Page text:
According to my young idealistic twenty-something-year-old self-assessment, I was positive that the most challenging aspect of raising my two, twelve-months apart boys was getting them through the first years of their lives, protectively shielding their little eggshell heads, driven by the anguished sense that death could swoop them away at any moment.
I would lightly press my probing fingertips to my baby’s downy scalp, settle on his pulsing soft spot, and feel the electricity that sizzled between me and the child I had carried inside of me. The little spark buzzed and shocked our once joined flesh now separated.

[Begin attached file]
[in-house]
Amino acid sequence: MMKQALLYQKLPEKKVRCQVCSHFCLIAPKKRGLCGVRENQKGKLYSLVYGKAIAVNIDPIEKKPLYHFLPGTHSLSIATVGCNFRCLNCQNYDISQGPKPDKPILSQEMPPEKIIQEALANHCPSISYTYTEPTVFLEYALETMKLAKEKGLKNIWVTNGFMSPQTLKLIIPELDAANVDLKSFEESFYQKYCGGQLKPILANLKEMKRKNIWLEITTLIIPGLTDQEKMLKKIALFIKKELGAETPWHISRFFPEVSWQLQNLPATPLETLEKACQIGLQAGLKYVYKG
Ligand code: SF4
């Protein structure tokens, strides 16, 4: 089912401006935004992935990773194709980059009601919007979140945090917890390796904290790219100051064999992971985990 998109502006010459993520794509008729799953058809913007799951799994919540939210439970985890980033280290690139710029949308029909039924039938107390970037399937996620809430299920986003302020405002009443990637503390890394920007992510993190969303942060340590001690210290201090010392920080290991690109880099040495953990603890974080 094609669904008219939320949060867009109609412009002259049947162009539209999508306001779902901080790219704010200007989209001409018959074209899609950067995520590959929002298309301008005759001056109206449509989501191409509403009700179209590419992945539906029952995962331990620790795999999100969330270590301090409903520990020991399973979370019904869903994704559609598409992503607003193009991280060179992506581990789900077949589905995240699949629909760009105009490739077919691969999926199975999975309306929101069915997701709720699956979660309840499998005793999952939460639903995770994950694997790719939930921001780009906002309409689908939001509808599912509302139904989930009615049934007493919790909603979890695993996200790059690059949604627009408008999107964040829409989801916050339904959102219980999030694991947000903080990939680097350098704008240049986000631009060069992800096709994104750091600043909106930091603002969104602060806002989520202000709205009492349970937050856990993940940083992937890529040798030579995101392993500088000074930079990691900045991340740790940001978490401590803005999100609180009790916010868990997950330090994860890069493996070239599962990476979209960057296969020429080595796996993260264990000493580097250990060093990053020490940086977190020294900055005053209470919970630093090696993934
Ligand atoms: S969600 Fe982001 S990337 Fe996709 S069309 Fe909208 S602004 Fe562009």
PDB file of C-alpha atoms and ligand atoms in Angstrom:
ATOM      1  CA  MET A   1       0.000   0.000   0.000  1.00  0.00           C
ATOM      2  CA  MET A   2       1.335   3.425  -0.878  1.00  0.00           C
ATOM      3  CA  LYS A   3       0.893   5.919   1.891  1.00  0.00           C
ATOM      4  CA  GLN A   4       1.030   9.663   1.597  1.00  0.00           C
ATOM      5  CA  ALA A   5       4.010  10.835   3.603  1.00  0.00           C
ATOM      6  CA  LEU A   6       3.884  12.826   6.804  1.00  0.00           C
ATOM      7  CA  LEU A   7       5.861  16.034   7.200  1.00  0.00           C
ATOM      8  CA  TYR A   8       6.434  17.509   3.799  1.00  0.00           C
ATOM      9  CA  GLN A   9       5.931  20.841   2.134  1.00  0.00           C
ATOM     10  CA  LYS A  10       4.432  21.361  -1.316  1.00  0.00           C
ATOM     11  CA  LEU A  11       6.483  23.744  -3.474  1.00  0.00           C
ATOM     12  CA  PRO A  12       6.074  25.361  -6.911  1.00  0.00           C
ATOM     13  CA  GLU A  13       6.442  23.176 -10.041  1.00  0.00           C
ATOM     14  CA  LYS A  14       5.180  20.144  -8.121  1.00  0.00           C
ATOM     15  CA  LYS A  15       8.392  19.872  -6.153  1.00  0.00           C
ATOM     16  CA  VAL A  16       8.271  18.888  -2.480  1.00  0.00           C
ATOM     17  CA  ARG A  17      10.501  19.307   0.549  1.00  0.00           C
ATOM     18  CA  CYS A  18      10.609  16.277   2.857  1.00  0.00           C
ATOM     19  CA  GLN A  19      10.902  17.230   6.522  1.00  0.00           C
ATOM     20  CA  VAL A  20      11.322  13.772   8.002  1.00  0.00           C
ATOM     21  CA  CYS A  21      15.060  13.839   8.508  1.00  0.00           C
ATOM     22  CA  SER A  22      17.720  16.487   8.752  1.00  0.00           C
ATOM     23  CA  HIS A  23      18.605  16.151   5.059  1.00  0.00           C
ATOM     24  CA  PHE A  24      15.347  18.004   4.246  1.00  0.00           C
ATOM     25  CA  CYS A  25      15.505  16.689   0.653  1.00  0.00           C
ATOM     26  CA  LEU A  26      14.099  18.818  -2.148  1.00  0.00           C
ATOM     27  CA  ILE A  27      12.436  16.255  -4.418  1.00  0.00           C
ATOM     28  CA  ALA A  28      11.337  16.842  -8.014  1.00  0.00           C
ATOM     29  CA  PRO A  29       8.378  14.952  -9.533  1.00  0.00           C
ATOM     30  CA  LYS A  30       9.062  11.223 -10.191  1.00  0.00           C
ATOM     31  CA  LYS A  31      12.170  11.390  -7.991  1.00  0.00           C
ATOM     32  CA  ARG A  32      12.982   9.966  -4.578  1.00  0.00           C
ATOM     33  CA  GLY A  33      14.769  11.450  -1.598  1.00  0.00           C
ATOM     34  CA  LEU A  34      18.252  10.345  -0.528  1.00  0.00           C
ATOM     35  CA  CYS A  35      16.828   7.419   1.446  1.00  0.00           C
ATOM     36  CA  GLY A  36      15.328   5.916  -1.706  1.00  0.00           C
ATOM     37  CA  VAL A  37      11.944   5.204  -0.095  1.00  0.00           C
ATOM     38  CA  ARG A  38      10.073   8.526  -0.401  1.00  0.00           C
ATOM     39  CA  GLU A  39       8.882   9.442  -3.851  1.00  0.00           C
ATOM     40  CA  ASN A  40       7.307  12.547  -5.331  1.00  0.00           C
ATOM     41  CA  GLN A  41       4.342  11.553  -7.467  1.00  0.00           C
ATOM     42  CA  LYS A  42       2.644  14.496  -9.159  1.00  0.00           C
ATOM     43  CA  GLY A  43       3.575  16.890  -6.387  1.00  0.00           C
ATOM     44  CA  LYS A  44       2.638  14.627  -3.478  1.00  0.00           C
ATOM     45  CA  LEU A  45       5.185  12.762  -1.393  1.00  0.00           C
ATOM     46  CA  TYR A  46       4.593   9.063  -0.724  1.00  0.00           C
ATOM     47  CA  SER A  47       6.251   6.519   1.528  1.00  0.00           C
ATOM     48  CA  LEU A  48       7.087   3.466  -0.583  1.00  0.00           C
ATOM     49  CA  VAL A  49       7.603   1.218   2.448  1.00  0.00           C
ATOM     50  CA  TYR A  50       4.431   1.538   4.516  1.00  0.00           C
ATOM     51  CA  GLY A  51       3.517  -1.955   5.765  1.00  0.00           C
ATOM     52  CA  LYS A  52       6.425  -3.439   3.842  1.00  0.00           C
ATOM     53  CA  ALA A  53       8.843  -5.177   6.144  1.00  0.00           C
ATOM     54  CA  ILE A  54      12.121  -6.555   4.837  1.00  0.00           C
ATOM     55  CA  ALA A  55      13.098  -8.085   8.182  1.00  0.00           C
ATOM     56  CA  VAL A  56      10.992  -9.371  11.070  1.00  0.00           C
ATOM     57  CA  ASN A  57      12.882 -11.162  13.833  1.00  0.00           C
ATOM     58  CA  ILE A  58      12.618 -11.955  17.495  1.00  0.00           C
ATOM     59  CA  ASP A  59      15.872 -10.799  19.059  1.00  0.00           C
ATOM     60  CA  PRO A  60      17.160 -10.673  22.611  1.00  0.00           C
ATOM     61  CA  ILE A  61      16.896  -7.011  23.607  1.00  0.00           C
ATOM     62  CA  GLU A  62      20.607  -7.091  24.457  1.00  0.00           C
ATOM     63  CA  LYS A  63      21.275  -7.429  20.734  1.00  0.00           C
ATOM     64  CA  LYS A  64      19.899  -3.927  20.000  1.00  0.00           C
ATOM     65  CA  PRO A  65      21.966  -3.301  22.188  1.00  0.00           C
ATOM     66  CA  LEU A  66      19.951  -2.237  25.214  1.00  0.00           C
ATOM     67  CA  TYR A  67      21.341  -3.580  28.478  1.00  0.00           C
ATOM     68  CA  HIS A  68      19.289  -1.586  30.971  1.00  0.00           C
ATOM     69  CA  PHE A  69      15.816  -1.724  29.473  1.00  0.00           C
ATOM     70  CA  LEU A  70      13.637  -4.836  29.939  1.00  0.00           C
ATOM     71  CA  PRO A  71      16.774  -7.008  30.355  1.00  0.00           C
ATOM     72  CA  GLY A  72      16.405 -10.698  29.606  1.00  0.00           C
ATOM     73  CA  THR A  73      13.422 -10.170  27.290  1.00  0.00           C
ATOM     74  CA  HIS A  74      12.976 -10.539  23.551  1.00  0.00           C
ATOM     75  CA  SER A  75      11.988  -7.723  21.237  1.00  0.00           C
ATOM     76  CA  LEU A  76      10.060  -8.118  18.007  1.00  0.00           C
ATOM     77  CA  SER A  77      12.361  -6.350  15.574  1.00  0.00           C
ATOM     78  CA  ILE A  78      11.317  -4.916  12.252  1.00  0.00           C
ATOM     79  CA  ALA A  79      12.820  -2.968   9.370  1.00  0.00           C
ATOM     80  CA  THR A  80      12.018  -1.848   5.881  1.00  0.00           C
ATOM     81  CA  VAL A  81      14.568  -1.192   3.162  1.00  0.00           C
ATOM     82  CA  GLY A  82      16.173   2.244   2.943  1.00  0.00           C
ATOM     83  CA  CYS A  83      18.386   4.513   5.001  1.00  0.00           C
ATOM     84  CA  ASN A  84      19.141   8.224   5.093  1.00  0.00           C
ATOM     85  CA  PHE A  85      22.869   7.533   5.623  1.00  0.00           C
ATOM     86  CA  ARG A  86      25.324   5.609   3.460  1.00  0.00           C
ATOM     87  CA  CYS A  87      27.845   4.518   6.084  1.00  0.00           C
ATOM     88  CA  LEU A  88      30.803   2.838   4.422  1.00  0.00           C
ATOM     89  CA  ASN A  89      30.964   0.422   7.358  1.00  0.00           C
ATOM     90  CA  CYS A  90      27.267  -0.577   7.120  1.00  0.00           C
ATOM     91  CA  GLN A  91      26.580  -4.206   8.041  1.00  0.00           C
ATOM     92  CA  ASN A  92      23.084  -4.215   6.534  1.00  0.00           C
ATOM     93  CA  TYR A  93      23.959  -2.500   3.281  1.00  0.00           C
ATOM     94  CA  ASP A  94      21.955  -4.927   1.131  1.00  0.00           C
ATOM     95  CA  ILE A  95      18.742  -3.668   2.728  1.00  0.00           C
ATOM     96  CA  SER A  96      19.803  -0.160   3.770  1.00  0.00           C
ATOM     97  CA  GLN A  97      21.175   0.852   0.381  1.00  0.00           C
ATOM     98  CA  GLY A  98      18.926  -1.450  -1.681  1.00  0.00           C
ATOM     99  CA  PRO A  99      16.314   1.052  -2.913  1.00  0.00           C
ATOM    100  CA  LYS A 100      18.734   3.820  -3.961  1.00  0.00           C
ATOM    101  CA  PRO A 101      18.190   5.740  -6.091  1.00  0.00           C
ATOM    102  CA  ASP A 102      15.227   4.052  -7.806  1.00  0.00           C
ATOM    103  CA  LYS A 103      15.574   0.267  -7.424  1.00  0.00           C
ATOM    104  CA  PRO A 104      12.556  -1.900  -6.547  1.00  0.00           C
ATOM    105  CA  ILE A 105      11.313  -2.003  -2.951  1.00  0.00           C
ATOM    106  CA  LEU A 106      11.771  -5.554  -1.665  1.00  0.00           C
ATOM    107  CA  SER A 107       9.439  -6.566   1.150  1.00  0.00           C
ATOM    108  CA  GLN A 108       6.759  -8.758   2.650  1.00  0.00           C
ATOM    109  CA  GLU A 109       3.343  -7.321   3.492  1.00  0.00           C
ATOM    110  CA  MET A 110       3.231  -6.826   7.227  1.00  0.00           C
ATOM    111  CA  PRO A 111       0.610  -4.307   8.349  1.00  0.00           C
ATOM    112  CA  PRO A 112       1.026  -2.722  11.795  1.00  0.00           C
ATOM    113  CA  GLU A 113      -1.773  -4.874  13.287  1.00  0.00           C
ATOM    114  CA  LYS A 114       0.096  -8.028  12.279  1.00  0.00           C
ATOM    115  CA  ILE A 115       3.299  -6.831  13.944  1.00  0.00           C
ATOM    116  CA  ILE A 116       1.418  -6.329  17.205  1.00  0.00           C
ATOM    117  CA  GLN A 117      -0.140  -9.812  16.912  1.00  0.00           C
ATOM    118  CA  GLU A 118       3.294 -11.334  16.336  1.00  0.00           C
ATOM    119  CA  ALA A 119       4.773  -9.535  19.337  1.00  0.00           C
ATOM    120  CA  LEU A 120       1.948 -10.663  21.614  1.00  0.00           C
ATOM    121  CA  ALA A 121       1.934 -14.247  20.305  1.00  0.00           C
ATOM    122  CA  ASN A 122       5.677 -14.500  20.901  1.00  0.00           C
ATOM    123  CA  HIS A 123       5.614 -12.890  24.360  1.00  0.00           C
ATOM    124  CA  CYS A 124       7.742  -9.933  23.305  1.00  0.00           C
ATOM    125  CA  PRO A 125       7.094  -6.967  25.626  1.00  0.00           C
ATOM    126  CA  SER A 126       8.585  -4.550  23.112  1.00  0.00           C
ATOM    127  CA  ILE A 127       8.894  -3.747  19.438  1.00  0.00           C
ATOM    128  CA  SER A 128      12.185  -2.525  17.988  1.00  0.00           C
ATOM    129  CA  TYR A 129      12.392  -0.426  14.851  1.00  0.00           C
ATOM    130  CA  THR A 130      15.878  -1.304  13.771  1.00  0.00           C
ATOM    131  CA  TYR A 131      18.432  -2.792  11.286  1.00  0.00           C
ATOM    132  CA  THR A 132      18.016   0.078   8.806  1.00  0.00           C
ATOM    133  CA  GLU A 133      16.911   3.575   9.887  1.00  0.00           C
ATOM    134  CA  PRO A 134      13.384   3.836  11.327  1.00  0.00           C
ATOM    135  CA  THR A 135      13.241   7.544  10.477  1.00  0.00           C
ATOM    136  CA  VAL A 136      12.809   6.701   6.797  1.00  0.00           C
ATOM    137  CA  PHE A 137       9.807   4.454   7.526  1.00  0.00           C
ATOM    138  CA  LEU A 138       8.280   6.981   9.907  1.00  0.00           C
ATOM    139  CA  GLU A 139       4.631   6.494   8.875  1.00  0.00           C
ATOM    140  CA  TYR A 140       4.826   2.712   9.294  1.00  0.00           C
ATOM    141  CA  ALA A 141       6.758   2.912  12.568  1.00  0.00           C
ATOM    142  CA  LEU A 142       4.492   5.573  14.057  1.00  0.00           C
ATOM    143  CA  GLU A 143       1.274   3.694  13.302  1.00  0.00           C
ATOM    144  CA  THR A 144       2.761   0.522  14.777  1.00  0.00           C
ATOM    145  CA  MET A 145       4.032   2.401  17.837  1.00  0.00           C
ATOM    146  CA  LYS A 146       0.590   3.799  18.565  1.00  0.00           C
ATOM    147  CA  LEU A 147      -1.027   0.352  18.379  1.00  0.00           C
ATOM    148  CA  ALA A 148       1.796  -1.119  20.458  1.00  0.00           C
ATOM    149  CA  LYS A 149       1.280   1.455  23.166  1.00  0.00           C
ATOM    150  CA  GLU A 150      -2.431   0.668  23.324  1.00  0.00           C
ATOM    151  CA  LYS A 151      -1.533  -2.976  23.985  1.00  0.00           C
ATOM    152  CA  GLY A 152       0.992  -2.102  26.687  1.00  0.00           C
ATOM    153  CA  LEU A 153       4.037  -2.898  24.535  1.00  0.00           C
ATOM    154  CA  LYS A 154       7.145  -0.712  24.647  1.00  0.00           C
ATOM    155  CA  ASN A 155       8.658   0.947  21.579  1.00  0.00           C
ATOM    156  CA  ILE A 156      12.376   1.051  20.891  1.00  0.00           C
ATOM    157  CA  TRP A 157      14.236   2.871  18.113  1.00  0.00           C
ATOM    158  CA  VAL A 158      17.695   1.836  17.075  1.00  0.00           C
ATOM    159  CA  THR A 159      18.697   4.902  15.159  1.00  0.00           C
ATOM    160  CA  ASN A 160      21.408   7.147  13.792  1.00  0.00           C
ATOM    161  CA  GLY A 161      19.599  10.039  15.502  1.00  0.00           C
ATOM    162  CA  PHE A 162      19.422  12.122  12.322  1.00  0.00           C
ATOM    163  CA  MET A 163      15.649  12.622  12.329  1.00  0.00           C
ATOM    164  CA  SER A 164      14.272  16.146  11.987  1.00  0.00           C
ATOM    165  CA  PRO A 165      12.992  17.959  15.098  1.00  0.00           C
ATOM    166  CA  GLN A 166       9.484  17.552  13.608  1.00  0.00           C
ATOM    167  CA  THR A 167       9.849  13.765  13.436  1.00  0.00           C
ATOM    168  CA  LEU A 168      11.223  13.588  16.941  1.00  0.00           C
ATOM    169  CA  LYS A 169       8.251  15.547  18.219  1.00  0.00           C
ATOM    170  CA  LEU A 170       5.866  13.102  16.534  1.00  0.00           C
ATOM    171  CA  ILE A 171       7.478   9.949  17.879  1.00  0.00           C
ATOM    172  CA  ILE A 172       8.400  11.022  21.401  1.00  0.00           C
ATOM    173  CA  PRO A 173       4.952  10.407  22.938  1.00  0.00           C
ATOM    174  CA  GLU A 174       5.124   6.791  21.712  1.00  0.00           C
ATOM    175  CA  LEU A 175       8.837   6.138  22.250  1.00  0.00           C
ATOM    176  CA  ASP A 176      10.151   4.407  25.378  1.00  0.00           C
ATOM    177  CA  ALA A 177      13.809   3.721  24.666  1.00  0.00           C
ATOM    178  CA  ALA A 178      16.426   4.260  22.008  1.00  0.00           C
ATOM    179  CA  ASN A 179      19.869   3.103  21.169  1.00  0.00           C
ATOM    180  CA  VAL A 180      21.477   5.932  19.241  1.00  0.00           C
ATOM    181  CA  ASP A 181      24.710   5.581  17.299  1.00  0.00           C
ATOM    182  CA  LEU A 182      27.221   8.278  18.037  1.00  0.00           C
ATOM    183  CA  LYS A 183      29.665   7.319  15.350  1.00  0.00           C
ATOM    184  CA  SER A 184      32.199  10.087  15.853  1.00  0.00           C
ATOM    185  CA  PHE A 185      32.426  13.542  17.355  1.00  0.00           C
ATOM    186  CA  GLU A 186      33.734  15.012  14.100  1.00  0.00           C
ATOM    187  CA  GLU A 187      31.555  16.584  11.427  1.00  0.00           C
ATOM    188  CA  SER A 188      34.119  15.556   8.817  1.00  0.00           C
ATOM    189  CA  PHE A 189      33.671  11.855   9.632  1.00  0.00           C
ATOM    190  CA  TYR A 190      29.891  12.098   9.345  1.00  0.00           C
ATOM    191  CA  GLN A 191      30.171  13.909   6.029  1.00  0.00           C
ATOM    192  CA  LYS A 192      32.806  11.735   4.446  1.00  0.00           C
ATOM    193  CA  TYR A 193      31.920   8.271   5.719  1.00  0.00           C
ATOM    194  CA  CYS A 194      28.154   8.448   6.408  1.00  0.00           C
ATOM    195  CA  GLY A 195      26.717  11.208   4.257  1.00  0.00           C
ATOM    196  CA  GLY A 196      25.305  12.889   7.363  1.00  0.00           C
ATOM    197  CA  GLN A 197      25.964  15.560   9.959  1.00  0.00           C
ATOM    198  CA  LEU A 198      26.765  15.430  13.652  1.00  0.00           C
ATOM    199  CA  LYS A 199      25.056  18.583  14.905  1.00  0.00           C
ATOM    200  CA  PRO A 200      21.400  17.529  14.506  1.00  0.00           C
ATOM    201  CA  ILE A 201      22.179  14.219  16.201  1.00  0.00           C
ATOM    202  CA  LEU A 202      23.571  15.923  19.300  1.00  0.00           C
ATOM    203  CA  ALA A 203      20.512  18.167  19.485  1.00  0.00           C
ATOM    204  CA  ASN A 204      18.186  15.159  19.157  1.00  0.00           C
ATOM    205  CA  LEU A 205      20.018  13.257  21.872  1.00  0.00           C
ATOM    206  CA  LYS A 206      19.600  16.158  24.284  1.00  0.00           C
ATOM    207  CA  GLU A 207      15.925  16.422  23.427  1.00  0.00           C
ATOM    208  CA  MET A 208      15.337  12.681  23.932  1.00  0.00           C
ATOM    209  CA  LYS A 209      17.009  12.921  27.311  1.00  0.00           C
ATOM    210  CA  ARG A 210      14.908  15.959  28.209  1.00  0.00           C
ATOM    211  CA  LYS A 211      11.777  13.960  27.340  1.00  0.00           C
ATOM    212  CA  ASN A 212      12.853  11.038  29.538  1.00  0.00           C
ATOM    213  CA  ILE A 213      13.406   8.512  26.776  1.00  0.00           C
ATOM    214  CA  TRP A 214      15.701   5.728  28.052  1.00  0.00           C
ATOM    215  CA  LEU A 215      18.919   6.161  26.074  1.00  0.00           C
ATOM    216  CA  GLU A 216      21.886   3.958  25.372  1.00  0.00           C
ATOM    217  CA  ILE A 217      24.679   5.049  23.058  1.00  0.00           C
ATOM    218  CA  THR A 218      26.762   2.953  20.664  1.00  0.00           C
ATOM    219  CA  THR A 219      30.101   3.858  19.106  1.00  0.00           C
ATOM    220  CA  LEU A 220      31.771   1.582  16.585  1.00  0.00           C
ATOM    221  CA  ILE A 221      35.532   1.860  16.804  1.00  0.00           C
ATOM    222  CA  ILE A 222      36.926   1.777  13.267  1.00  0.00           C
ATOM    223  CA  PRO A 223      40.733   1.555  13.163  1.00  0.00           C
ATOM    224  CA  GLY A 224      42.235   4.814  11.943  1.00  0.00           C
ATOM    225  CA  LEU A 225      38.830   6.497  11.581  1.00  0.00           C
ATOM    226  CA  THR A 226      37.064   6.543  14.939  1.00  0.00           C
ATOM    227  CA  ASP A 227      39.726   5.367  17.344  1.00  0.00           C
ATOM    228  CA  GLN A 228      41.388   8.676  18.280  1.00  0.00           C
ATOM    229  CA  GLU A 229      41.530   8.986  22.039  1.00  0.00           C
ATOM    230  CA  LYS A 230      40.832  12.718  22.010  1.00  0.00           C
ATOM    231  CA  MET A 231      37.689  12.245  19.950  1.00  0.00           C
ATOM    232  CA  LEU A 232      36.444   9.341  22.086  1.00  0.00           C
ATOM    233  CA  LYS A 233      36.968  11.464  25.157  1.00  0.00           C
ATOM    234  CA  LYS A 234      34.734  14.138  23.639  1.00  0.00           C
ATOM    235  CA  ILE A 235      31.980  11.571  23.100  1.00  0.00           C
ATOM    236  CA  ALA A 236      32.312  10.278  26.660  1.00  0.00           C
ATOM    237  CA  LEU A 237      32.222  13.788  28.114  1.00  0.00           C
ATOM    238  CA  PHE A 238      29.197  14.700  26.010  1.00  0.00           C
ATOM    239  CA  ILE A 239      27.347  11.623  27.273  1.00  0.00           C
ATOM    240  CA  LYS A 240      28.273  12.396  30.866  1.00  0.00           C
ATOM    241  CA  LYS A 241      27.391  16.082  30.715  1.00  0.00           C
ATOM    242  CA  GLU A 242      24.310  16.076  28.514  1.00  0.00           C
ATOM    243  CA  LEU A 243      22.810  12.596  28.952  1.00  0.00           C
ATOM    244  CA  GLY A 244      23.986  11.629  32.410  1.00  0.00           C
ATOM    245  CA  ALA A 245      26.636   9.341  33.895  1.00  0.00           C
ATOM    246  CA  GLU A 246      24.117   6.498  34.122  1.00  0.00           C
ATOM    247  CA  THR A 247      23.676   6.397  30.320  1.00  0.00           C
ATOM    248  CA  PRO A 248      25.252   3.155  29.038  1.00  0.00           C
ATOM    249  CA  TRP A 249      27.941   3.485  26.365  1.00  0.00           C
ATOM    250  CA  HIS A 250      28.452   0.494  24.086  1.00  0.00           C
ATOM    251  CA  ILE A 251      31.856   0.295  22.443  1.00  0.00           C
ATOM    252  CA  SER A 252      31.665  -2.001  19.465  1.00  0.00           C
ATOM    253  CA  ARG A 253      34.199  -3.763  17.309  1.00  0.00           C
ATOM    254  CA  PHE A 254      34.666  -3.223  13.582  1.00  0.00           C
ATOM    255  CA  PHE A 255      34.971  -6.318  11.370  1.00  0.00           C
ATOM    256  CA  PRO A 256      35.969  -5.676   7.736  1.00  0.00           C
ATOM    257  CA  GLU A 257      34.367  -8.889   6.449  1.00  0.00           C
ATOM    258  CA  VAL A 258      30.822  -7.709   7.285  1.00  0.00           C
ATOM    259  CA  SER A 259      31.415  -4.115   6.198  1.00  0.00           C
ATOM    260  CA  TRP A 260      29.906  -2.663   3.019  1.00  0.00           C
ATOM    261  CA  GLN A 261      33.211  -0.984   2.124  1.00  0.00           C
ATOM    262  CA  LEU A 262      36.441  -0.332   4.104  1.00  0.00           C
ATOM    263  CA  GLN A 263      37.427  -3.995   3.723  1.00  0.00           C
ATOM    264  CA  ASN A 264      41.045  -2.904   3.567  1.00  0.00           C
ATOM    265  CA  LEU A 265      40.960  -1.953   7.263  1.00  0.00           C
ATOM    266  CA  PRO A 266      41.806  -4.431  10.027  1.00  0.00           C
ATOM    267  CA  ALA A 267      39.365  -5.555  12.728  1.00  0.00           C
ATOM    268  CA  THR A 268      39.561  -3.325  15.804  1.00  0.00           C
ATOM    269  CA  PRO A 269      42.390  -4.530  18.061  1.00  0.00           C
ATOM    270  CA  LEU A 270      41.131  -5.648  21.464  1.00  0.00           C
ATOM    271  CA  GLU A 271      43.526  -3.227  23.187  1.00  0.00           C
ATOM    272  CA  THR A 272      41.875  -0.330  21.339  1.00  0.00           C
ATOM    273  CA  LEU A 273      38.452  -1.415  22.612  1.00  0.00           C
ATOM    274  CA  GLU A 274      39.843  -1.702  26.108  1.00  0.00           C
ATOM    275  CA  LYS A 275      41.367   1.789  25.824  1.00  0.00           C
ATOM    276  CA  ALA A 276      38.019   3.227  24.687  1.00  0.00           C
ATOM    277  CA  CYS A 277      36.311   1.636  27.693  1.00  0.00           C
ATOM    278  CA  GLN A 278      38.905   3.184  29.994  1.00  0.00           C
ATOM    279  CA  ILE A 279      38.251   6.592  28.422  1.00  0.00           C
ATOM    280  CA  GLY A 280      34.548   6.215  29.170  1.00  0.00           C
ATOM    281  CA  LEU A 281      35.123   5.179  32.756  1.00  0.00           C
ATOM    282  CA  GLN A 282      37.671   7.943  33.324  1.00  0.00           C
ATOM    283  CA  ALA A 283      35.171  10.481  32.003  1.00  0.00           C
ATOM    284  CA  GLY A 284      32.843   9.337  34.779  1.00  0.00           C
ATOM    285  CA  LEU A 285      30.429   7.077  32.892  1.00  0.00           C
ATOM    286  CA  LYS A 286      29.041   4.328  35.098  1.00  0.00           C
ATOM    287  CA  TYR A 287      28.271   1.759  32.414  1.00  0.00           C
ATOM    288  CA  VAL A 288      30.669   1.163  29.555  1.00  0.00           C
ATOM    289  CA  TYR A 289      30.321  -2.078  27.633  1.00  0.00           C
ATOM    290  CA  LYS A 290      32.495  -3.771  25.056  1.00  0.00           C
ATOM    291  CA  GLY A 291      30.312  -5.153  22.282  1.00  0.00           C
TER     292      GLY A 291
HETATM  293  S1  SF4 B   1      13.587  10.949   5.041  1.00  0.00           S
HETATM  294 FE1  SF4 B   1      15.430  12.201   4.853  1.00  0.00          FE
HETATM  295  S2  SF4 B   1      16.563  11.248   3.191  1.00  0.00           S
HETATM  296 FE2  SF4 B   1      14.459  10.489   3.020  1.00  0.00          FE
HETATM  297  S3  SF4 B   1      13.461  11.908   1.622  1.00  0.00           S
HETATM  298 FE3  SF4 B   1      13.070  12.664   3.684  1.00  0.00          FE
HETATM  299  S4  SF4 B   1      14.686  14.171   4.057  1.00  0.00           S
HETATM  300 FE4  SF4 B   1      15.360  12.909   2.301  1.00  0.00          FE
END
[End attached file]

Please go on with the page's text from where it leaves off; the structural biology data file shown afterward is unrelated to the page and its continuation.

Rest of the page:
But now I know that the hardest part of raising my babies was letting them go to make mistakes, to reap consequences, to be adults. They have to experience their own pasts, knowing that they cannot alter it, but they can change the story they tell themselves about it.
So being a mom never stops at any stage of development. It’s a matter of getting used to having your heart walk around outside your body and no matter the separating mental or physical distance, the extension cord remains plugged in, the electric shocks still signaling an alert.
Can a woman forget her baby who nurses at her breast? Can she withhold compassion from the child she has borne? (Isaiah 49:15)
The real mother spoke up to the king, for her motherly instincts were aroused.